Anew type of Android malware that provides hackers with a nearly-full access to a user’s Android smartphone is doing the rounds on underground forums. Called ‘Rogue’ remote administration tool (RAT), the malware infects victims with a keylogger, allowing attackers to easily monitor the use of websites and apps in order to steal usernames and passwords, as well as more sensitive information like a user’s financial data. The malware, according to reports, is available on underground forums for as low as $29.99 (roughly Rs 2,200).
This low-cost malware threatens a full-scale takeover of a victim’s smartphone, monitoring the GPS location on the target, taking screenshots, using the camera to take pictures, secretly recording audio from calls and more. The virus does all this while being hidden from the owner of the smartphone. All an attacker needs is their own smartphone to issue commands on an infected device. This malware has been detailed by cybersecurity researchers at Checkpoint Research as a combination of two previous families of Android RATs – Cosmos and Hawkshaw – and demonstrates the evolution of malware development on the dark web.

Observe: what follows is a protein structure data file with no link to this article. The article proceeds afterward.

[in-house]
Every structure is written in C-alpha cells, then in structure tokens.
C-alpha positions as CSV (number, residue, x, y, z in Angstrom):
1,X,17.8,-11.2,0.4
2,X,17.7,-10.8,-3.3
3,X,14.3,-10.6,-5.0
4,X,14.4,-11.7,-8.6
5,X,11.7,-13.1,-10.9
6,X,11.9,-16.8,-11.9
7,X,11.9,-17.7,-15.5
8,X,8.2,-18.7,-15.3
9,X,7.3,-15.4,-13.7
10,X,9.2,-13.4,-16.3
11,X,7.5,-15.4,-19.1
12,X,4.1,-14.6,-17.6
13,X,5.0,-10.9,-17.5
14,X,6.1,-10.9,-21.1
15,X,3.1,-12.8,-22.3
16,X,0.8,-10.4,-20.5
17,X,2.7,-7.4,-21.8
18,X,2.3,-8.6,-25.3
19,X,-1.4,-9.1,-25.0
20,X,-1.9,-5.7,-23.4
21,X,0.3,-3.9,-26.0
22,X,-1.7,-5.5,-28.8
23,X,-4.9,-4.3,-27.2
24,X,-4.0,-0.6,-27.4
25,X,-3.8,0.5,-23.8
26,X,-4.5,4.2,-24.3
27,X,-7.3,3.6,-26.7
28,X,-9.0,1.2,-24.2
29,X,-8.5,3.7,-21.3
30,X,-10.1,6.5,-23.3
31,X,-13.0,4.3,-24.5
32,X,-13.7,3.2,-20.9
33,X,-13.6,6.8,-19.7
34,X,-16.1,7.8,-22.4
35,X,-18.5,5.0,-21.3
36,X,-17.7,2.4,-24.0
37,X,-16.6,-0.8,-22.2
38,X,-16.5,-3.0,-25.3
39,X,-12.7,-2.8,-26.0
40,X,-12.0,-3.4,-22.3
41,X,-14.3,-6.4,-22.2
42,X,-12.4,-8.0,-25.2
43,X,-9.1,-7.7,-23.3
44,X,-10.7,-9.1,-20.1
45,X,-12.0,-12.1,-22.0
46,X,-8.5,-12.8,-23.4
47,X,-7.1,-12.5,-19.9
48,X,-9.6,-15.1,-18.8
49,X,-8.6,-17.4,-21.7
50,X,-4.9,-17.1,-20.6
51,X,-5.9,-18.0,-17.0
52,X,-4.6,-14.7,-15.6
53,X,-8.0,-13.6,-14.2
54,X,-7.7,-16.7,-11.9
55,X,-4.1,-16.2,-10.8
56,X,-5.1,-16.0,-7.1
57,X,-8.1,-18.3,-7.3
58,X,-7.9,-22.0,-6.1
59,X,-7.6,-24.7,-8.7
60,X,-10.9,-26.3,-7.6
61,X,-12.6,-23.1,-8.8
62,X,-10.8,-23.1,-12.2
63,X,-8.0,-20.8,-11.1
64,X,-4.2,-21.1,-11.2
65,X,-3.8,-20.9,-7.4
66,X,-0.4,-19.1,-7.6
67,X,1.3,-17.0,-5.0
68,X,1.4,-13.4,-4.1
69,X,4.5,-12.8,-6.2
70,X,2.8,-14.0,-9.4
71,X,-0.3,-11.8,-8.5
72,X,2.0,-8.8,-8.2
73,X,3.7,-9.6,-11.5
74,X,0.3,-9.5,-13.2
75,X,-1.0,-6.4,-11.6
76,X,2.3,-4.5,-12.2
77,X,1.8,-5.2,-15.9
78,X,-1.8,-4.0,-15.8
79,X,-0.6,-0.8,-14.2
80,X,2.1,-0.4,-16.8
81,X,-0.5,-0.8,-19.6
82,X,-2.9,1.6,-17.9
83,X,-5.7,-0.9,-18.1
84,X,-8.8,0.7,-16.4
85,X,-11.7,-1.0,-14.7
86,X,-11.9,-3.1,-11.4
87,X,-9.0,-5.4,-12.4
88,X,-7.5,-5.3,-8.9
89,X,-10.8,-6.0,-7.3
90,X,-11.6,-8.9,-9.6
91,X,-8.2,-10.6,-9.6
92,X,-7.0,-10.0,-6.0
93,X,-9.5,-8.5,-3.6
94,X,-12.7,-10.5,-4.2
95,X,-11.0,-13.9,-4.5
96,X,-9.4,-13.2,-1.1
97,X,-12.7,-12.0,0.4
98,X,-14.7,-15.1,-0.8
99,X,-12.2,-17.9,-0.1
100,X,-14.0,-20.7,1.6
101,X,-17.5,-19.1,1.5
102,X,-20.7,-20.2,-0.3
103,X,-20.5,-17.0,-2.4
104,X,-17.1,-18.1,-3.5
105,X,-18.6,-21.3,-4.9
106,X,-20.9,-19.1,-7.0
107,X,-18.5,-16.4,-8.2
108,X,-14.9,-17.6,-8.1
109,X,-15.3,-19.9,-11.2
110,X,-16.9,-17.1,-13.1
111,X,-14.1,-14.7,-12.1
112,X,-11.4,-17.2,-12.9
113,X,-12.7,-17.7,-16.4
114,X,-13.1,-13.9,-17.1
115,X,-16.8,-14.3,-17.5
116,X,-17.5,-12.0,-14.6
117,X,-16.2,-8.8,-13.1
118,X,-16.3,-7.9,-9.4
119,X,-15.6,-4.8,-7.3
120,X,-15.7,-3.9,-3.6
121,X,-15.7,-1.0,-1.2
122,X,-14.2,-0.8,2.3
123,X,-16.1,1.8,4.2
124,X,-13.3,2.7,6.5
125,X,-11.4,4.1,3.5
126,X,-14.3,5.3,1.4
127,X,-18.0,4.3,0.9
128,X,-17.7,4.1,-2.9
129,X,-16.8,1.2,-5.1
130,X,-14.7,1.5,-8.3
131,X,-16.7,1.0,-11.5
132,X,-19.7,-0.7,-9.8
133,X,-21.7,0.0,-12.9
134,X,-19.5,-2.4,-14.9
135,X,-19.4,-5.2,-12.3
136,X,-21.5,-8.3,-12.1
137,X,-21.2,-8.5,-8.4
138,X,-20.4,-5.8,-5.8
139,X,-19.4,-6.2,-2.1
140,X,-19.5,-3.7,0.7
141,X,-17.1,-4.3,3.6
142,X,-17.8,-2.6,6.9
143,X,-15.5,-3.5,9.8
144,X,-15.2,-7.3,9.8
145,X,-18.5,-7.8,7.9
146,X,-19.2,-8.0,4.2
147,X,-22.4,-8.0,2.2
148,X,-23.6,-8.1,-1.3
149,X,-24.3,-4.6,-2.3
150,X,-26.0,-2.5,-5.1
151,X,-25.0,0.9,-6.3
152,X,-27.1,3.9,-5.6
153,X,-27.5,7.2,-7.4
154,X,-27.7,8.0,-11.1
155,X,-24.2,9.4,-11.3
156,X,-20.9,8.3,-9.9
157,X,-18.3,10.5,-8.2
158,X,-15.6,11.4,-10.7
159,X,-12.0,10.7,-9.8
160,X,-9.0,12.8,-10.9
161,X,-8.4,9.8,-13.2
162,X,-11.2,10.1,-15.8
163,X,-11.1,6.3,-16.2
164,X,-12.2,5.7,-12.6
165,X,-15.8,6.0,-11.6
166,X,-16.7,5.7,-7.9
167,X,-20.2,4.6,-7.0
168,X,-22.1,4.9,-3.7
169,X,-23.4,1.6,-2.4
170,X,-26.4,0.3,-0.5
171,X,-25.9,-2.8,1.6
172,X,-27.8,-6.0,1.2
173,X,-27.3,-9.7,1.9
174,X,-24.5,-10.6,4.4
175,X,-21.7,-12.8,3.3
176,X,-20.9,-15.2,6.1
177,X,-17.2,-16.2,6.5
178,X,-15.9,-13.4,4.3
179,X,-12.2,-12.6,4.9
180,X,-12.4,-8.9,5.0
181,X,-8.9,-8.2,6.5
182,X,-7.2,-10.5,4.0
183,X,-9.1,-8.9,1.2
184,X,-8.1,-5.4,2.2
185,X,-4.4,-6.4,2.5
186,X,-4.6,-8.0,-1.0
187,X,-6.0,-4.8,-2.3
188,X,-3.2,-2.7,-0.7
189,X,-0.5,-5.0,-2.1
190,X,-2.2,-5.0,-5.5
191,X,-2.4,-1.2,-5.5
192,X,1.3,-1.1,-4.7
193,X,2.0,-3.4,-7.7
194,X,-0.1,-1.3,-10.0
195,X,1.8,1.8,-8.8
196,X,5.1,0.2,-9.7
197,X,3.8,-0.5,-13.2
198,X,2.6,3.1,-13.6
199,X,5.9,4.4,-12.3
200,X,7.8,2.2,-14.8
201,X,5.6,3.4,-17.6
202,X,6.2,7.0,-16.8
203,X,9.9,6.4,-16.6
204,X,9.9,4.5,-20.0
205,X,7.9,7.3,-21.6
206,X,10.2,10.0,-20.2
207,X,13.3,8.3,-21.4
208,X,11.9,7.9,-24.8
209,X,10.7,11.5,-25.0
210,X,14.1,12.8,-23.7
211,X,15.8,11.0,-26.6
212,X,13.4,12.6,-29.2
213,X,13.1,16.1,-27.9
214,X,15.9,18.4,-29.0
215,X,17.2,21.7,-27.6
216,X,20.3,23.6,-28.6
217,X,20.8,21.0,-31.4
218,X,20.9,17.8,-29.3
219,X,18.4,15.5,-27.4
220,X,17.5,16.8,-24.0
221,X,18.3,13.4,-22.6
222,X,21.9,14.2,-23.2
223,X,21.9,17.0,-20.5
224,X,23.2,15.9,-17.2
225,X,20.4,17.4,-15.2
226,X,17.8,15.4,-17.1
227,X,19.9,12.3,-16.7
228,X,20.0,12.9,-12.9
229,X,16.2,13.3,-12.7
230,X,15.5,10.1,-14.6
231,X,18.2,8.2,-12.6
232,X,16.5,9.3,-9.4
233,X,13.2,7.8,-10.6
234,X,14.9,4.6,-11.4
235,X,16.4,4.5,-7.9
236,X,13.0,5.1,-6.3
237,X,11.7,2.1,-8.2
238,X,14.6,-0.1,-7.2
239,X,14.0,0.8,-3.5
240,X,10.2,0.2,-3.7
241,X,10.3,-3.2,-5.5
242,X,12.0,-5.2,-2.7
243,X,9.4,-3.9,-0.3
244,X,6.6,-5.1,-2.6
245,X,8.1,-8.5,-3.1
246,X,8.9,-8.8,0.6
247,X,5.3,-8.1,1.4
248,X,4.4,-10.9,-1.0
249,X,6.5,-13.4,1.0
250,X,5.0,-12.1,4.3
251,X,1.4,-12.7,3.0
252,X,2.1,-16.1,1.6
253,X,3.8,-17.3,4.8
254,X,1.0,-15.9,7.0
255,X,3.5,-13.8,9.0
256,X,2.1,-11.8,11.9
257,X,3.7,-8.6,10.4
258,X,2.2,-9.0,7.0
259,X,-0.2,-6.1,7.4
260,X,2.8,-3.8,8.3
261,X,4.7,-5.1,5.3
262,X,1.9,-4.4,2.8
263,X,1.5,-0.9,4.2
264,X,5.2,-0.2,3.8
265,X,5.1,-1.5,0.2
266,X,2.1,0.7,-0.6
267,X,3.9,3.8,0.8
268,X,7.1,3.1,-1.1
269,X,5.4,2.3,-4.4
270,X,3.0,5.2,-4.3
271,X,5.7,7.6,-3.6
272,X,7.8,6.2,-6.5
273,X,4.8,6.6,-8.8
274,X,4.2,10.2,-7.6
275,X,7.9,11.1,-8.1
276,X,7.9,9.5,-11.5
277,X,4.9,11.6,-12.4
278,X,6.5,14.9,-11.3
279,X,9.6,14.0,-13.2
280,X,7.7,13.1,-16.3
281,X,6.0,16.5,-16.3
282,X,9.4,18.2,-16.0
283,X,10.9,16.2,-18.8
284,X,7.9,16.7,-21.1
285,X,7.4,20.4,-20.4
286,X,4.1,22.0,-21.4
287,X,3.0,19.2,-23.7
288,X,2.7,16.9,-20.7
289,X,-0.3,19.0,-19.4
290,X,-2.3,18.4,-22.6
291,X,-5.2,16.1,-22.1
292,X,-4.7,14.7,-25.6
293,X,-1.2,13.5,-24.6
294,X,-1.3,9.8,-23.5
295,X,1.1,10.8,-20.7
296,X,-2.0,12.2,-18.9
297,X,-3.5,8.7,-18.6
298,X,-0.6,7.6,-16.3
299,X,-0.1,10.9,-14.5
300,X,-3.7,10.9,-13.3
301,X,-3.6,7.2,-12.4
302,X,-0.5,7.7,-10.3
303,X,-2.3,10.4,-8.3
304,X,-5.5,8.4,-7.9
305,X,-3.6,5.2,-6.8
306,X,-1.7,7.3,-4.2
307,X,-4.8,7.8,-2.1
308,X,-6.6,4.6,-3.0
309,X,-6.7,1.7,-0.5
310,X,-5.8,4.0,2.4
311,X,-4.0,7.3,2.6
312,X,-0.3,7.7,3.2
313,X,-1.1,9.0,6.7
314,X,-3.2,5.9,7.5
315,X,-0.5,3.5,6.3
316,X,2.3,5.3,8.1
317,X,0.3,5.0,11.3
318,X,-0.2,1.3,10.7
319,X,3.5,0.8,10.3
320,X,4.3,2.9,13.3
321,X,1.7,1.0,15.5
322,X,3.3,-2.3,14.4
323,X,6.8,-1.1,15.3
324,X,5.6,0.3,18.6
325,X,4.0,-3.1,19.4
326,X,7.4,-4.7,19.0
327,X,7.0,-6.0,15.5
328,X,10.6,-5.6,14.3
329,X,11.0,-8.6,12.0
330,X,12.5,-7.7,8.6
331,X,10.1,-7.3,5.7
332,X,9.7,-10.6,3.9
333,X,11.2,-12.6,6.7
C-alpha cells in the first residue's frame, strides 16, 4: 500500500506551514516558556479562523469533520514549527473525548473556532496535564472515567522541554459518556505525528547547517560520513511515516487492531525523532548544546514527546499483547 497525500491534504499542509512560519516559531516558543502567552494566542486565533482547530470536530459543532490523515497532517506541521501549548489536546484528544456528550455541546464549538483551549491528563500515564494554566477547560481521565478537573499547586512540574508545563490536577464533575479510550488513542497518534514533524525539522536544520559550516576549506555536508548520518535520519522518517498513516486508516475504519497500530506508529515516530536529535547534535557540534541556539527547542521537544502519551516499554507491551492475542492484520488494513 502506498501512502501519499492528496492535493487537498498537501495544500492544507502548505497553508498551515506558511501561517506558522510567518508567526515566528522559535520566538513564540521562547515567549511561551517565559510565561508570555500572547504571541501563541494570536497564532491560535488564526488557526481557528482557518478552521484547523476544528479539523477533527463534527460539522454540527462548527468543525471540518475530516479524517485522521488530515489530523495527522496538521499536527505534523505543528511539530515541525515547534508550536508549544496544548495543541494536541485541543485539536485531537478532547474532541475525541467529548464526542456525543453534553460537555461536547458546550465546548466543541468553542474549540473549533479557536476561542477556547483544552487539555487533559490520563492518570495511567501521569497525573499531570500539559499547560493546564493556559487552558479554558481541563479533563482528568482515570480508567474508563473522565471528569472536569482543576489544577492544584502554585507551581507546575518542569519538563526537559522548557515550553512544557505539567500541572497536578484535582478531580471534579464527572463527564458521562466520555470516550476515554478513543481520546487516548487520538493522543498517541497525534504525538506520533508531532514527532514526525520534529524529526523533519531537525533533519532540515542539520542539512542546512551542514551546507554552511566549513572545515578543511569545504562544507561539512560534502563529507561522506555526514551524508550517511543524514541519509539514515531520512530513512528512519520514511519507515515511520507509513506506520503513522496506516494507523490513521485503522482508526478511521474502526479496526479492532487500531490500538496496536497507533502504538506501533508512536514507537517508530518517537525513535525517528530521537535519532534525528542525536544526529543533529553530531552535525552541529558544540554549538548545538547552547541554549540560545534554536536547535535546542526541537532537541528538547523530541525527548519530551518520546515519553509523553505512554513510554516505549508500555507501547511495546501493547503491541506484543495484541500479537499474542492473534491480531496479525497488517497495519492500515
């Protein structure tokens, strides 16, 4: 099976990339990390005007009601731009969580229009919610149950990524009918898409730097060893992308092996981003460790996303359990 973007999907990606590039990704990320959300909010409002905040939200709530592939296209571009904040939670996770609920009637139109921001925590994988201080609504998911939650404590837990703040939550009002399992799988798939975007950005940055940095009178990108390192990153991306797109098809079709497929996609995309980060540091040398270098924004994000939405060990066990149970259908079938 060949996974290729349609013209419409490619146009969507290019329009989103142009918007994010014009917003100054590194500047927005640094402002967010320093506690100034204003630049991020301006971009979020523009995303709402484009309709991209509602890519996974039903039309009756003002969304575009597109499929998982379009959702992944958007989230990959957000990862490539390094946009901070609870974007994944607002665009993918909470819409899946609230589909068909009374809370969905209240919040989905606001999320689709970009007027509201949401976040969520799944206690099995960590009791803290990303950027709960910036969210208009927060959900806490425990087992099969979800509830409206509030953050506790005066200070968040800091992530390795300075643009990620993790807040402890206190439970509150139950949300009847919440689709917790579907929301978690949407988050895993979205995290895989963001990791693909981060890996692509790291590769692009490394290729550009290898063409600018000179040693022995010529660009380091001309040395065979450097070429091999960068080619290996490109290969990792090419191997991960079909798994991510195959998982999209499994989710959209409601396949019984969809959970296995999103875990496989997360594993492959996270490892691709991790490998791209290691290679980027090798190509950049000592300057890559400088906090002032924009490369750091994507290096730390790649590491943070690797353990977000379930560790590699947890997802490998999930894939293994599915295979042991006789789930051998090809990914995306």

While there is no single way in which hackers install Rogue, it is usually pushed on a victim’s smartphone either by phishing, malicious apps, or other such methods. After being downloaded on a smartphone, Rogue asks for permissions that it needs for the hacker to remotely access a smartphone. If the permissions are not granted, it will repeatedly ask the user to grant them until they do (like many other apps these days).
Once the permissions are granted, Rogue registers itself as the device administrator and hides its icon from the home screen. If the user tries to remove it as the administrator, they are met with a “Are you sure to wipe all the data?” prompt, something that mostly scares people off attempting to remove the installation, fearing they’ll wipe their entire device.
The Rogue RAT exploits Google’s Firebase service for apps in order to pretend to be a legitimate app on the device and help it remain embedded and active. Once successfully installed on a device, the malware also installs its own notification service, allowing hackers to examine what notification and pop-ups a victim receives.
The only way to avoid falling victim to this is to not click and suspicious links or download apps from outside sources other than Google Play and Apple App Store. Further, it is also important to make sure all security updates are installed on the device.